Little Women – Louisa May Alcott

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Little Women is another one of those aforementioned large books threatening to hurt me if I don’t read it soon. I’ve found myself glancing at this one on my shelves a lot lately (probably because of the pretty nature patterned, olive green spine) so I’m sure I’ll probably crack soon and just sit down to read it. The text is quite large in this edition so I’ll take comfort in the fact that it looks a lot bigger than it probably is. As almost everyone knows by now, this is a coming of age story about four sisters, Jo, Meg, Beth and Amy, in 1860s Massachusetts. This novel is on my classics TBR so I’m looking forward to being able to finally check it off.


I’m feeling good about the next couple of months and hopefully I discover some more books to add to my annual favourites list. If everything could just be a five star read from here on out, that would be great. Thank you.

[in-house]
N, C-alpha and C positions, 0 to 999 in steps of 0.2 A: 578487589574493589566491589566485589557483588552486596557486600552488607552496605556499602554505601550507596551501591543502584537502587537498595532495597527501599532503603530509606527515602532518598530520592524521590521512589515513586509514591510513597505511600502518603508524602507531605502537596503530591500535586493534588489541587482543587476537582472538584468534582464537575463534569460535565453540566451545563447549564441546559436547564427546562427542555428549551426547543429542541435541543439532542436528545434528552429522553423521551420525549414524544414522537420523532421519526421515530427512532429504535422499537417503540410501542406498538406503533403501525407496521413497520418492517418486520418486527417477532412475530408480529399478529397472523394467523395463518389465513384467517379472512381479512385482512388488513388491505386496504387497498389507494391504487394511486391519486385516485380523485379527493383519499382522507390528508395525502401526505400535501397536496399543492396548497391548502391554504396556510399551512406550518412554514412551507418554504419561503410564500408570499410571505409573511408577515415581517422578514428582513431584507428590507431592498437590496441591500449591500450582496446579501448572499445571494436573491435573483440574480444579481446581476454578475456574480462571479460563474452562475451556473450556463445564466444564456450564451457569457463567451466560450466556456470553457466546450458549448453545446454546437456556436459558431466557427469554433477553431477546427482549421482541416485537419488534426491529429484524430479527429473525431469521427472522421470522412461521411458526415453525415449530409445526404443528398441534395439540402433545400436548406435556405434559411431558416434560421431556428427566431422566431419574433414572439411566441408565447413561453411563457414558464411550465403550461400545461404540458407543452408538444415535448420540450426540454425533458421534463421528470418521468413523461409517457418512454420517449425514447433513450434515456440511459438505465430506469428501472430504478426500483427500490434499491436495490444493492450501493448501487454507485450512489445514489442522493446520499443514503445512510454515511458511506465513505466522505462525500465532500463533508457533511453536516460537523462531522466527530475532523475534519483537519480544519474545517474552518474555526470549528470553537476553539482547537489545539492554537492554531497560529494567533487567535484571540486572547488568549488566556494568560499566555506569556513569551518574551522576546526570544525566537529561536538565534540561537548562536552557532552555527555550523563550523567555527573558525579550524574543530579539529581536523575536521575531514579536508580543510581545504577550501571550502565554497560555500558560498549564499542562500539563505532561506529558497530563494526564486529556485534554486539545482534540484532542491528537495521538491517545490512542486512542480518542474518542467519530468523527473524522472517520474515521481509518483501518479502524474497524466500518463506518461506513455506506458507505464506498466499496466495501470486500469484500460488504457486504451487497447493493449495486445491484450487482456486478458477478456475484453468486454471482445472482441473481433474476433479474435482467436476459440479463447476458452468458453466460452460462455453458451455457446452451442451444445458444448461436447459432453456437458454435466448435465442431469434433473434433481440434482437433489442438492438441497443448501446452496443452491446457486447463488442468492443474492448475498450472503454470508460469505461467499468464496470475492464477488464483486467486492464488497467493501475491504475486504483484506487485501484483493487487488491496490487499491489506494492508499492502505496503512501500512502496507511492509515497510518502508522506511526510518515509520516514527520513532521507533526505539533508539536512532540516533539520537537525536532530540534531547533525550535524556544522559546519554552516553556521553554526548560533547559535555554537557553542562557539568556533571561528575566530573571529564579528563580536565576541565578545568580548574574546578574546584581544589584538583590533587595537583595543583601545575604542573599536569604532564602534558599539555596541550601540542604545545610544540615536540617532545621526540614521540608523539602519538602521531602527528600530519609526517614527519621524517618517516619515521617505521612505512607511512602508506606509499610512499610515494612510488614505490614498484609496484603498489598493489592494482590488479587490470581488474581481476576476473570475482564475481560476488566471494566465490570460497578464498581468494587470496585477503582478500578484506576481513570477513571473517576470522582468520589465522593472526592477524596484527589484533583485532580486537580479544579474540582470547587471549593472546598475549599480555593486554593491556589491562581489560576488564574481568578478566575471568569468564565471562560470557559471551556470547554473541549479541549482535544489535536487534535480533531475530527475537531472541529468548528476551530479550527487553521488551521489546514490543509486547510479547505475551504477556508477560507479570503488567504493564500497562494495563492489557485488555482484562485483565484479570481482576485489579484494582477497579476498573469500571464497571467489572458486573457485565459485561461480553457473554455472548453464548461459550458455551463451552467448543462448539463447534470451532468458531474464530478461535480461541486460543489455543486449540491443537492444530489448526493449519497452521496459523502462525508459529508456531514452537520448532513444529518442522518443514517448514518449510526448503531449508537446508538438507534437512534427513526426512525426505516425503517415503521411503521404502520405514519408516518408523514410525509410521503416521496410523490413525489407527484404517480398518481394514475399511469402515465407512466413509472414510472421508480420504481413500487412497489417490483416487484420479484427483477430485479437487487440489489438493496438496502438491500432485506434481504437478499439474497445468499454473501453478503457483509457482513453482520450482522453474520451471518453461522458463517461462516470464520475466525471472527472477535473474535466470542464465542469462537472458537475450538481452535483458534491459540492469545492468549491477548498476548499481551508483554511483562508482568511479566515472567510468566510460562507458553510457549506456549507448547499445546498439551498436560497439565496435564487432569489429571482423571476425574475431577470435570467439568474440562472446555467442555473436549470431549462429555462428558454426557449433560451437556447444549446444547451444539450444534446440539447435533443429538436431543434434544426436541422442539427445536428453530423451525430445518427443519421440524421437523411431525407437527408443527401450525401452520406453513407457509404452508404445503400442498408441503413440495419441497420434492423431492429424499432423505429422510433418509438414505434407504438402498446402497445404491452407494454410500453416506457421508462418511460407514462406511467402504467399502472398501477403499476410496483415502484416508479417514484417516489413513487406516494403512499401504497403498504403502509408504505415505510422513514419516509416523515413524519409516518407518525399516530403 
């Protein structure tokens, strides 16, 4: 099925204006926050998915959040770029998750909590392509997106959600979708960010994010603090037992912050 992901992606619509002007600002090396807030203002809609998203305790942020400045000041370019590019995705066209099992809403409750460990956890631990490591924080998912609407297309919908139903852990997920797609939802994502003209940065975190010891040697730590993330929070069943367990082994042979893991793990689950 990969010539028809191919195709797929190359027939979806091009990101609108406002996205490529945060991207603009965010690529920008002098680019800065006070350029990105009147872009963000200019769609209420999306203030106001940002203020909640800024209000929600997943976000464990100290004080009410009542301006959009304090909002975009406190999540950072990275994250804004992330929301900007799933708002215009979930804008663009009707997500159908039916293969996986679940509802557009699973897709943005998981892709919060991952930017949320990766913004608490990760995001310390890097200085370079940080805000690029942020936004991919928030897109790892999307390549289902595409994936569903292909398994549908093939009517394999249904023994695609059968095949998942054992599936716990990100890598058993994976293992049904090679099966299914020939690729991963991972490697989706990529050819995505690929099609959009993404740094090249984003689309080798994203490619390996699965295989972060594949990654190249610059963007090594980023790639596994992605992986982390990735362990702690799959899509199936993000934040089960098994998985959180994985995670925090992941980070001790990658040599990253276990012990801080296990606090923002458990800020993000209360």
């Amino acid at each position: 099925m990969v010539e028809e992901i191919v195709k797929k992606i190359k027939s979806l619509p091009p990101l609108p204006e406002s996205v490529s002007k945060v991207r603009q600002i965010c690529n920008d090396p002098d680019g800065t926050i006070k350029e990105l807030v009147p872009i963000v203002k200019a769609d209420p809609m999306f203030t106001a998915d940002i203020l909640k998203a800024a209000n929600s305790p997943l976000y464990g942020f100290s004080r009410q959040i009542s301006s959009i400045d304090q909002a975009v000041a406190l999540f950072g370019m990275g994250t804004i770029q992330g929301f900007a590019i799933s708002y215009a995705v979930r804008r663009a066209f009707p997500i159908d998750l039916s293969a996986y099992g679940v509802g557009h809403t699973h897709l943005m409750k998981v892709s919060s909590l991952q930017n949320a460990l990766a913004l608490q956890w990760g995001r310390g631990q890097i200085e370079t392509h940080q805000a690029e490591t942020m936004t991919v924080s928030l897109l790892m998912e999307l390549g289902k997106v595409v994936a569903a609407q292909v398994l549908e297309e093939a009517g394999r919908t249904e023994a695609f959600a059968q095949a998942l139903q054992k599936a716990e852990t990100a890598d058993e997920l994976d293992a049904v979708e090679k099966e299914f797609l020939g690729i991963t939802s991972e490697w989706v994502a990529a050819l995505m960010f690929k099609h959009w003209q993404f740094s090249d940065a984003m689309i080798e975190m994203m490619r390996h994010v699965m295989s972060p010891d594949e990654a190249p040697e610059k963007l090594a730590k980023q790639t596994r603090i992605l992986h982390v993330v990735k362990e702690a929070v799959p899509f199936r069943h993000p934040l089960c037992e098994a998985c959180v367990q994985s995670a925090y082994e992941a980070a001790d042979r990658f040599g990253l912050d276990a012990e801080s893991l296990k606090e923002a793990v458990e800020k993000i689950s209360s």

What books are you most looking forward to reading over the next few months of Spring/Autumn?

2021 TBR: 24 Books I Want to Read in 2021

A new year, a new probably unrealistic list of books I’d like to tackle before the end of the year. In 2020 I set myself a list of 30 books I wanted to read from a bunch of different genres. I ended up only reading…well, 14 of them. Er, yeah. It could have been better. Anyway, here’s hoping that this year is more productive and less subject to intense shifts in my reading mood.

  • Jane Eyre – Charlotte Bronte: I bought a Penguin faux leather copy of this and it’s too pretty not to be read. Hopefully I like it a lot more than I did Emily Bronte’s Wuthering Heights.
  • Rebecca – Daphne du Maurier: I’ve been putting this off for YEARS. Now that I’ve watched an adaptation, I feel I really, really need to finally read the book.
  • Little Women – Louisa May Alcott: Yes, this book was on my 2020 list. Yes, it’s here again.
  • The Haunting of Hill House – Shirley Jackson: Lately I’ve been wanting to try my hand at writing a ghost story. I should probably see how one of the experts does it.
  • Aristotle and Dante Discover the Secrets of the Universe – Benhamin Alire Saenz: I’ve heard so many amazing things about this book and it sounds so good.